20) Now go sell your paperwork to someone that is in the business of manufacturing products that fall within the field you have searched that your anticpated product most closely resembles. Sell the first one of your anticipated product to come based only from your paperwork to date.
21) Begin your invention phase for the product of your provisional patent draft that has been recieved by the USPTO and an issued number for Patent Pending.
22) Remain polite with your goal in mind, keep close contact with the manufacturer or purchaser of your first actual product to come and make sure to give them a bill of sale signed and dated.
23) The one year clock is now set so make one of your invention products to work as you claimed in the original notes, try it out and refine the process to make the invention but remember to not go beyond the one year clock to file for the patent but wait for at least 363 days to file the Patent Application in the USPTO.
24) The rest will become obvious but you need both types of attorneys in the event your patent issues. Never try to file your own patent paperwork with the USPTO and always have a local attorney make those agreements up and stick by them.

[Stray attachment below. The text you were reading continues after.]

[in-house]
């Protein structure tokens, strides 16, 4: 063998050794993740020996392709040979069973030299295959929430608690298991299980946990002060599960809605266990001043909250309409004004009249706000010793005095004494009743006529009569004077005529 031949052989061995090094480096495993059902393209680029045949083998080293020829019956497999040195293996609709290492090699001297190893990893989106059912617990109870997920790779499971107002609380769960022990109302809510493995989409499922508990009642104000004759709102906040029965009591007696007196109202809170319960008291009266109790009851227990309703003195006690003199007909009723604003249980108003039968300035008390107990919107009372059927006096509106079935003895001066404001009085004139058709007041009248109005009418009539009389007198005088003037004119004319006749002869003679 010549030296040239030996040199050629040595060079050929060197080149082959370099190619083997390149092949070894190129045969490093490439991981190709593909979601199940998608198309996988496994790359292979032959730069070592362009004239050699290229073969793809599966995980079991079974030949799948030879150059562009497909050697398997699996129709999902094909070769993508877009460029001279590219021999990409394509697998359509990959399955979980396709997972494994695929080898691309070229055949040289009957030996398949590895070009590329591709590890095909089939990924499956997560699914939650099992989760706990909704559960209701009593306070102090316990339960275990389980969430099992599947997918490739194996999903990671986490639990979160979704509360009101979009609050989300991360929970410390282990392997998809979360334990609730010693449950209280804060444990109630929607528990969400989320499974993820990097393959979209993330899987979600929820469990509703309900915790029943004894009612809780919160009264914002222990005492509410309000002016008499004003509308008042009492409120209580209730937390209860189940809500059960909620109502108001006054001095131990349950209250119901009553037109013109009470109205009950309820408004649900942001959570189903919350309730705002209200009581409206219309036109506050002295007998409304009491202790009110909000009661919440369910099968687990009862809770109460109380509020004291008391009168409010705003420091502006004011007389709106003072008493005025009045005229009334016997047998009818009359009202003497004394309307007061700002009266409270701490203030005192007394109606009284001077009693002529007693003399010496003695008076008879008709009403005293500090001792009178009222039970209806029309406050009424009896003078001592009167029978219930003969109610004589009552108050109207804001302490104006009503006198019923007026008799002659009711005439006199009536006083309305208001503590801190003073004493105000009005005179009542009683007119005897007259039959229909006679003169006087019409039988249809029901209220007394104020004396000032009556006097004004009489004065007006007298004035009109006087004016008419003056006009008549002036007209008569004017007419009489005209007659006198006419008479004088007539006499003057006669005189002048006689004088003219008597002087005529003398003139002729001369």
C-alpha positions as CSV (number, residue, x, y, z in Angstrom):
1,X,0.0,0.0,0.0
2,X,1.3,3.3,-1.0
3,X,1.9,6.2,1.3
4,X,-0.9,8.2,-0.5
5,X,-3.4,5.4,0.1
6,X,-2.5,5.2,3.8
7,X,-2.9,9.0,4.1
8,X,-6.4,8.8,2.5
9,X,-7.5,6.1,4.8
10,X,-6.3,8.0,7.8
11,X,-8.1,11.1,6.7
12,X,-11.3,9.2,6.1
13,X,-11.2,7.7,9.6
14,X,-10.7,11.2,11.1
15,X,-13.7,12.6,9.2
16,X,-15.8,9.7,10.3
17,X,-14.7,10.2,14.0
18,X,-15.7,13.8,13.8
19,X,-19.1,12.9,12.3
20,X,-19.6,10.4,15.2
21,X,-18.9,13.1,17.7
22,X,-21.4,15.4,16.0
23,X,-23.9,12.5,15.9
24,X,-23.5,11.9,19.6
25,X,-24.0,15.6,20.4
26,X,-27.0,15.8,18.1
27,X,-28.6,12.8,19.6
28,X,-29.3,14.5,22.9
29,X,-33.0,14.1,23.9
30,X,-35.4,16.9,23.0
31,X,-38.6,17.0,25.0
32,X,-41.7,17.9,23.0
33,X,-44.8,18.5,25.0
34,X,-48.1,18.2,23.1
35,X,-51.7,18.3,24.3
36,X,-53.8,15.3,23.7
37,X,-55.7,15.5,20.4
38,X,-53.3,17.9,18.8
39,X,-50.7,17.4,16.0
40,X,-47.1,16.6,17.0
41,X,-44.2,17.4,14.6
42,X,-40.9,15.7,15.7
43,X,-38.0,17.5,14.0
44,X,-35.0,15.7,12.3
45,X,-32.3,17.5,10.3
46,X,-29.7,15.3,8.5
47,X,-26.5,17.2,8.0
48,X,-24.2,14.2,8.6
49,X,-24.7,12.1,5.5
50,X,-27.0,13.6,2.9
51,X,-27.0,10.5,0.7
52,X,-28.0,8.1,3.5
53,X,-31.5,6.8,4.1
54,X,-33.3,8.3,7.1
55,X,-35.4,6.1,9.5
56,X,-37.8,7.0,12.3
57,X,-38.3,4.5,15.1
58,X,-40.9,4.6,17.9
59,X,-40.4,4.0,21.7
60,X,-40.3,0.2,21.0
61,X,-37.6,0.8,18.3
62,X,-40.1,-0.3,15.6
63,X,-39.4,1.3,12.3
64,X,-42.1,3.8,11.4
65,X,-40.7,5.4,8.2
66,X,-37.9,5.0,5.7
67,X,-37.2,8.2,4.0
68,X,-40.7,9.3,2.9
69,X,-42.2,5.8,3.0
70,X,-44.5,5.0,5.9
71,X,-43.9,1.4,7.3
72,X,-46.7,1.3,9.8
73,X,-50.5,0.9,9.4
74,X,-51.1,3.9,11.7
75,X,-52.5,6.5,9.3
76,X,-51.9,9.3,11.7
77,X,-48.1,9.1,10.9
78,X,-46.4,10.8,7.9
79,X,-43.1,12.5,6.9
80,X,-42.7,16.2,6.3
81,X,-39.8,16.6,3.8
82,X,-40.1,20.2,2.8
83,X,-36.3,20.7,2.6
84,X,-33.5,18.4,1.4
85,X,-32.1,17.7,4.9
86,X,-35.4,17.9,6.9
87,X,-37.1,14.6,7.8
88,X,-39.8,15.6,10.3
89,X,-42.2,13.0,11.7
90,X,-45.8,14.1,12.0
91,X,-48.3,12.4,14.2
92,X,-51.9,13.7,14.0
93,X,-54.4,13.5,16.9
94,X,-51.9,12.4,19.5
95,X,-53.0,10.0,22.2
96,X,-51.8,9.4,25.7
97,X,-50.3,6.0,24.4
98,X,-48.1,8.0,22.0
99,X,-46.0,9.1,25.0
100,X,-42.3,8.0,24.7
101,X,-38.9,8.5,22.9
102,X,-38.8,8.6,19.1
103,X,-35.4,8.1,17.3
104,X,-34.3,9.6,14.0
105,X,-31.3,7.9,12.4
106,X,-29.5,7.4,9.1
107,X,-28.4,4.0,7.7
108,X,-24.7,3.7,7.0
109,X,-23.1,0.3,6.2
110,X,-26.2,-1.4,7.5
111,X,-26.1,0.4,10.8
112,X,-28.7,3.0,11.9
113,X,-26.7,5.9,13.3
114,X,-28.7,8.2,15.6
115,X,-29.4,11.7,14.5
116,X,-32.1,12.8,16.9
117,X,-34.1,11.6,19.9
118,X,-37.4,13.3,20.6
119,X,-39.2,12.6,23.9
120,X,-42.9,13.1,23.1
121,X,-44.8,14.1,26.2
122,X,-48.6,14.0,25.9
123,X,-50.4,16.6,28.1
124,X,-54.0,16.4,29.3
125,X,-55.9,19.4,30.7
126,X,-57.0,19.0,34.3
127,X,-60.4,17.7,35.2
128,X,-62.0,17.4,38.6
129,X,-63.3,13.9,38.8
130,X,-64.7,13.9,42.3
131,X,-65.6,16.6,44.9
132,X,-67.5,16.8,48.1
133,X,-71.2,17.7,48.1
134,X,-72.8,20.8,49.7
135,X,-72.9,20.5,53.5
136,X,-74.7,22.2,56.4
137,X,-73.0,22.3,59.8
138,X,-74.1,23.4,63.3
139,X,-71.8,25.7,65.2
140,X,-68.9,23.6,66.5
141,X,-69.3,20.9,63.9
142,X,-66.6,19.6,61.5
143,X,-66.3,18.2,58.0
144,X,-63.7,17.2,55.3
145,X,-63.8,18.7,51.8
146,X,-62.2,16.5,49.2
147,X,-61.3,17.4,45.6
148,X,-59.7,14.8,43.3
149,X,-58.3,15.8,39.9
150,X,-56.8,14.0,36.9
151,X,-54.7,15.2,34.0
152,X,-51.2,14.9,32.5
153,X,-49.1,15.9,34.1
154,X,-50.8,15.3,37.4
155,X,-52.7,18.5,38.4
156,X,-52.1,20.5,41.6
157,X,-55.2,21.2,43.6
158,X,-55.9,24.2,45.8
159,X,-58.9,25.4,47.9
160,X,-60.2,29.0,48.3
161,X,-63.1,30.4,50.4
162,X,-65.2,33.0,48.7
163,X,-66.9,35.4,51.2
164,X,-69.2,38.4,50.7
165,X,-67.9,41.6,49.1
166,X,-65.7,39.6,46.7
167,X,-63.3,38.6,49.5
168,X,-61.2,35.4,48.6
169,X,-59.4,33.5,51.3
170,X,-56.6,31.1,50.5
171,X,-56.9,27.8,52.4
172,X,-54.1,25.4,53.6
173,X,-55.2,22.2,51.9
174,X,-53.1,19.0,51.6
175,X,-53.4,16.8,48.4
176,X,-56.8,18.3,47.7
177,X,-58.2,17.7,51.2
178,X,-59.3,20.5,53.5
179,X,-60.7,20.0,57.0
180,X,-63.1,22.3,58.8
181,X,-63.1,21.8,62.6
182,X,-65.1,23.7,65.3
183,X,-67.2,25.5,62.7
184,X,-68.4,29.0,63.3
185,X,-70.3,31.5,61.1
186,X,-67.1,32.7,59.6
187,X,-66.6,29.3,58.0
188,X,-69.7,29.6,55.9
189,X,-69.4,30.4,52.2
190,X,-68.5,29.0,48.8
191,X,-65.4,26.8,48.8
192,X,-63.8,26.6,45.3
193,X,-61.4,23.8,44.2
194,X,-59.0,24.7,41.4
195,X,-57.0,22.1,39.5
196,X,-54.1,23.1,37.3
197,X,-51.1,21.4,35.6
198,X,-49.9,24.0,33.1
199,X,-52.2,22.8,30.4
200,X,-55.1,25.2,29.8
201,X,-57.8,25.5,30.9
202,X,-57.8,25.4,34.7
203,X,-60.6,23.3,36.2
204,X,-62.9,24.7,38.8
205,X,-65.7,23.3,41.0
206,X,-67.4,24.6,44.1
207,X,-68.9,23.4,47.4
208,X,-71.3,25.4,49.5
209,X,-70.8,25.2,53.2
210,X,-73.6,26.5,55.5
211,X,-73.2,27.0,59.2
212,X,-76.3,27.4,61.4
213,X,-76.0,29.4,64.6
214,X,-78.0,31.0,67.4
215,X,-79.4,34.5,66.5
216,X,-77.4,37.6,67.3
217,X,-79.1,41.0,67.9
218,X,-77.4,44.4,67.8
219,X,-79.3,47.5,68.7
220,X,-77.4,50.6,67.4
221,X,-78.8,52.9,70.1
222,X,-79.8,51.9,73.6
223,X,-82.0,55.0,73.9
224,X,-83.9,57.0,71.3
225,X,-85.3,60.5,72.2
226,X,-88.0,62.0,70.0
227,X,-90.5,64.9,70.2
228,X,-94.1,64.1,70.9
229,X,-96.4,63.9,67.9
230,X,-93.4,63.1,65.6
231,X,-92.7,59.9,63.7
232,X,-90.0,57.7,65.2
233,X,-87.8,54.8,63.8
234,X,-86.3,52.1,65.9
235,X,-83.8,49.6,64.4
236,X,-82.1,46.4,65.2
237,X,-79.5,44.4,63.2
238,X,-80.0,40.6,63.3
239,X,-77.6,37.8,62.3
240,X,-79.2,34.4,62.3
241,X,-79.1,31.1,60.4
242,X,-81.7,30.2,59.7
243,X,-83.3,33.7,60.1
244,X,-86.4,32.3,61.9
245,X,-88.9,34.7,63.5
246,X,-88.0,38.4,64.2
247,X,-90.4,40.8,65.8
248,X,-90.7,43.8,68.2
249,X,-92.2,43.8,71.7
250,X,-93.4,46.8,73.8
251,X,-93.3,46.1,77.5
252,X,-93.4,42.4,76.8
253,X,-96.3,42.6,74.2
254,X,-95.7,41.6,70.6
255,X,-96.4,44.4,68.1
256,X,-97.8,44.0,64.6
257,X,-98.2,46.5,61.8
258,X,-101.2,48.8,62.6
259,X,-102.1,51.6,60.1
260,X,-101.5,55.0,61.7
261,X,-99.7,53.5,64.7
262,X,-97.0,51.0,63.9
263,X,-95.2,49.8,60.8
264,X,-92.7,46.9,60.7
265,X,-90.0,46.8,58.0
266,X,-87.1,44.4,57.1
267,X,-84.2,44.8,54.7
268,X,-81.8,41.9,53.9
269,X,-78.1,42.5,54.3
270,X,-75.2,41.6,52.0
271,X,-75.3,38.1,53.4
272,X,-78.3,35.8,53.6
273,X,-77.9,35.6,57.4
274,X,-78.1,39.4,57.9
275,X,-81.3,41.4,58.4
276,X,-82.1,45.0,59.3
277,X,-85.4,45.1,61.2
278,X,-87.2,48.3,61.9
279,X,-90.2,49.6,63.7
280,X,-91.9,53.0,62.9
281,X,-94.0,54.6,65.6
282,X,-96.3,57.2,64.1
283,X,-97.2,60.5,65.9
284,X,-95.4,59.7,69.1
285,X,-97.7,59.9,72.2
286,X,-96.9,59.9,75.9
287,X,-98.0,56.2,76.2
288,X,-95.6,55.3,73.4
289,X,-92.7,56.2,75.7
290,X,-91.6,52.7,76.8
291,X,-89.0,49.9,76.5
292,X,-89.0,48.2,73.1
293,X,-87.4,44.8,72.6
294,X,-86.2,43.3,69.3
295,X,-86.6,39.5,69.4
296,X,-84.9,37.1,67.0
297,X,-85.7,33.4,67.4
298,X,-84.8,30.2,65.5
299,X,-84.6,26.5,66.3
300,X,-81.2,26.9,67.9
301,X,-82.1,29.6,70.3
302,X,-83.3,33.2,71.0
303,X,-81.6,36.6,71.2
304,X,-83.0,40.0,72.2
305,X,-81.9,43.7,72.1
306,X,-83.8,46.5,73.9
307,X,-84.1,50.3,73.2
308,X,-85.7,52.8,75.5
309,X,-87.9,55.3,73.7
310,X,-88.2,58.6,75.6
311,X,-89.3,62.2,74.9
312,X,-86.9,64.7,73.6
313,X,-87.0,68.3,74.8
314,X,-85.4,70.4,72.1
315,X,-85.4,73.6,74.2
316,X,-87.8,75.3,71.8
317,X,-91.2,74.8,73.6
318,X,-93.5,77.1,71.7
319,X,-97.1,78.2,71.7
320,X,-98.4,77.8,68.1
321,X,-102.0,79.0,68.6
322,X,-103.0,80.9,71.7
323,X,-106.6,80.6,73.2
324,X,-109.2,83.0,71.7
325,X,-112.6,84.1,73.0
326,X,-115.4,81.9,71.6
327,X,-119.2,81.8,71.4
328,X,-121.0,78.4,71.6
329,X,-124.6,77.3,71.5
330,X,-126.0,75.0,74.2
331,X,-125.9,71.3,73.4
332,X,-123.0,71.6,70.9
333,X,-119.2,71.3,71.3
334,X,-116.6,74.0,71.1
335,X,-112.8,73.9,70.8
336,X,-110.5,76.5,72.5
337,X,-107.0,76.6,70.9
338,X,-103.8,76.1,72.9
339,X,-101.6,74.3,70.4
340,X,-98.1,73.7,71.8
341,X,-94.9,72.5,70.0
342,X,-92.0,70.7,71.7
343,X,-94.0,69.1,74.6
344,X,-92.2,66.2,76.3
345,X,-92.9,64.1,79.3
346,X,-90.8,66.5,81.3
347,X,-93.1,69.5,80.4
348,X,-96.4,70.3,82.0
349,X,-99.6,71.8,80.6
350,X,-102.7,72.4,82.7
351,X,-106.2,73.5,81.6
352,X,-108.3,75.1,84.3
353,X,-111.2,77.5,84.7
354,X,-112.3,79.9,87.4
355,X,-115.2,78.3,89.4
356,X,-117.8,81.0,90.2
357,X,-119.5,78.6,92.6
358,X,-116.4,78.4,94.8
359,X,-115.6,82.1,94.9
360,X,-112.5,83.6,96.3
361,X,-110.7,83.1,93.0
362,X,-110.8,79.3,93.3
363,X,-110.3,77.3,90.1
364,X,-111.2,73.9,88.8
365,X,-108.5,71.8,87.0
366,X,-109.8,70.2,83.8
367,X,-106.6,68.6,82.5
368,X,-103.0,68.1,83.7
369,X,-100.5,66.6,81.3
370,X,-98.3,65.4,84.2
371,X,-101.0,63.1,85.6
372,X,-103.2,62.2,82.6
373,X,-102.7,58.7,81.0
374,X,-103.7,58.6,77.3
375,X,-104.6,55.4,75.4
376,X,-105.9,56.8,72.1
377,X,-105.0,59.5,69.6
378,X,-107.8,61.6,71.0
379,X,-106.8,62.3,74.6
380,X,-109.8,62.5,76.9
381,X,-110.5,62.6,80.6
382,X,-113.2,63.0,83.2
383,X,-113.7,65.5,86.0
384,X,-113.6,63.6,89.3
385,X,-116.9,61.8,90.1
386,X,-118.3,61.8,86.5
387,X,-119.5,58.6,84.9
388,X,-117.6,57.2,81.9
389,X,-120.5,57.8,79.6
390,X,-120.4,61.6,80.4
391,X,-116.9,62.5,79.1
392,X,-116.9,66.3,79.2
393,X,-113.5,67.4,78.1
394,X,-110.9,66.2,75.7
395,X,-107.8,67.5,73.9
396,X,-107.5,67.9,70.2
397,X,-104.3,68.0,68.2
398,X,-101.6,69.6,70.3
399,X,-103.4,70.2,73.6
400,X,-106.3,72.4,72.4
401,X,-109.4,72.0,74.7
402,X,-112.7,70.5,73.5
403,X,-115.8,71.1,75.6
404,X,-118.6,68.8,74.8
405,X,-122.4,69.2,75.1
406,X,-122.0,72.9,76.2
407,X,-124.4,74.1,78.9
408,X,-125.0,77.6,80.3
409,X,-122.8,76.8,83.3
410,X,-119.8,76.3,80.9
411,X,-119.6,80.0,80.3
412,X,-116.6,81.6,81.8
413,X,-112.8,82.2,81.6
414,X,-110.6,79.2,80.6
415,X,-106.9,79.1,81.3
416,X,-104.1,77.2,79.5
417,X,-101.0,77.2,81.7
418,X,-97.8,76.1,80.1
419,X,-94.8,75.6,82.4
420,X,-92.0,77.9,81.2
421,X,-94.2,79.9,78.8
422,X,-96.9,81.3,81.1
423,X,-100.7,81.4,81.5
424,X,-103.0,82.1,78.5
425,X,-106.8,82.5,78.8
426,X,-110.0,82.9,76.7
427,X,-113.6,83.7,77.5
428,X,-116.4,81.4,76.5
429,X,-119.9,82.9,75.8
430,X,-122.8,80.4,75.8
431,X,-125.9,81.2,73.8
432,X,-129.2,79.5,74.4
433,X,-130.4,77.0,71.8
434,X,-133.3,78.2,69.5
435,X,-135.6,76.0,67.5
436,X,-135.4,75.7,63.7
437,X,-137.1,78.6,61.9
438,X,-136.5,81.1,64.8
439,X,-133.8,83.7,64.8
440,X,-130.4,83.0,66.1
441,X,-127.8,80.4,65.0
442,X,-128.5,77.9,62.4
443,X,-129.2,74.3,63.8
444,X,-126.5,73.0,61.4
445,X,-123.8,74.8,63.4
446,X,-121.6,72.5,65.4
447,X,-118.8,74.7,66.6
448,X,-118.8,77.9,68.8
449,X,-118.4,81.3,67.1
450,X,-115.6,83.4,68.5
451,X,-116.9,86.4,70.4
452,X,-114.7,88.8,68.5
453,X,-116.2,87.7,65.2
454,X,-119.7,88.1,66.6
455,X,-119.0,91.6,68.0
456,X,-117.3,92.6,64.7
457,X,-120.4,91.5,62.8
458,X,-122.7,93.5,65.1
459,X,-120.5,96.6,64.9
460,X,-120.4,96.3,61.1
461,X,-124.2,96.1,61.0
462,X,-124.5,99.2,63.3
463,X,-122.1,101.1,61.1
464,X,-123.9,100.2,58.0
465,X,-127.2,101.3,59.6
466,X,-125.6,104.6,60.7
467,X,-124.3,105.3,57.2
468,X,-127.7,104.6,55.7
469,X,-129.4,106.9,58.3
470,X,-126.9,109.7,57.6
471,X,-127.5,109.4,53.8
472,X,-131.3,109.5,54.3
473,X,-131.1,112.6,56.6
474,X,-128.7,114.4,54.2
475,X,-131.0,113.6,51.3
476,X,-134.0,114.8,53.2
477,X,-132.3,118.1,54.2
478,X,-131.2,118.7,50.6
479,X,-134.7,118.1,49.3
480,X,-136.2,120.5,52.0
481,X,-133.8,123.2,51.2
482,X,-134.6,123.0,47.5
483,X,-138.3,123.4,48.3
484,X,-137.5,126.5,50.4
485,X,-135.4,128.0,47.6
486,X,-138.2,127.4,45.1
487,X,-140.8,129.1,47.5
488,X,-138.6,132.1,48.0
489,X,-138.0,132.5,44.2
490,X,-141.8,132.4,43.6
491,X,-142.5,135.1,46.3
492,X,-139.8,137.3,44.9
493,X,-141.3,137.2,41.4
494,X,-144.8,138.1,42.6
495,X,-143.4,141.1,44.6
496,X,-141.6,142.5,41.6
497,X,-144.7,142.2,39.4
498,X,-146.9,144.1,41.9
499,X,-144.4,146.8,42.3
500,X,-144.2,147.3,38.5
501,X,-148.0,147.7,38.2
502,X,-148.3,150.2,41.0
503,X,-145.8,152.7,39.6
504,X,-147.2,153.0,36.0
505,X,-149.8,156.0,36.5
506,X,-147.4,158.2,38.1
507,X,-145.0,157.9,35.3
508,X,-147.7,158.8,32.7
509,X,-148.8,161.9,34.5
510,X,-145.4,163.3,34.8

Happy Inventing stories are great, follow these steps and you will soon have your success story to tell!
Just think of that, just that easy so everyone needs to really understand what a product requires to get to the show and take home the one million prize dollars.
Wednesday, March 07, 2012
At the time a person thinks of an idea for something like a method to improve another working invention of someone else's, or to make an invention from an idea of their own, they need to write it down and begin working on the idea or they may find that soon after, someone else will come up with almost the same idea and then the statement of "they took my idea" comes to mind.
The transformation of and idea into something tangible needs to happen in steps that when completed, will get you an issued United States Patent. The United States Patent is a title for a recipe detailed to the point that it enables someone skilled in the same art as the invention pertains, to make and use one of the same as the inventor that filed for the patent. The issued patent to any invention product does not make the product a success, nor does the text written within the patent assure that the product works as outlined in the specification.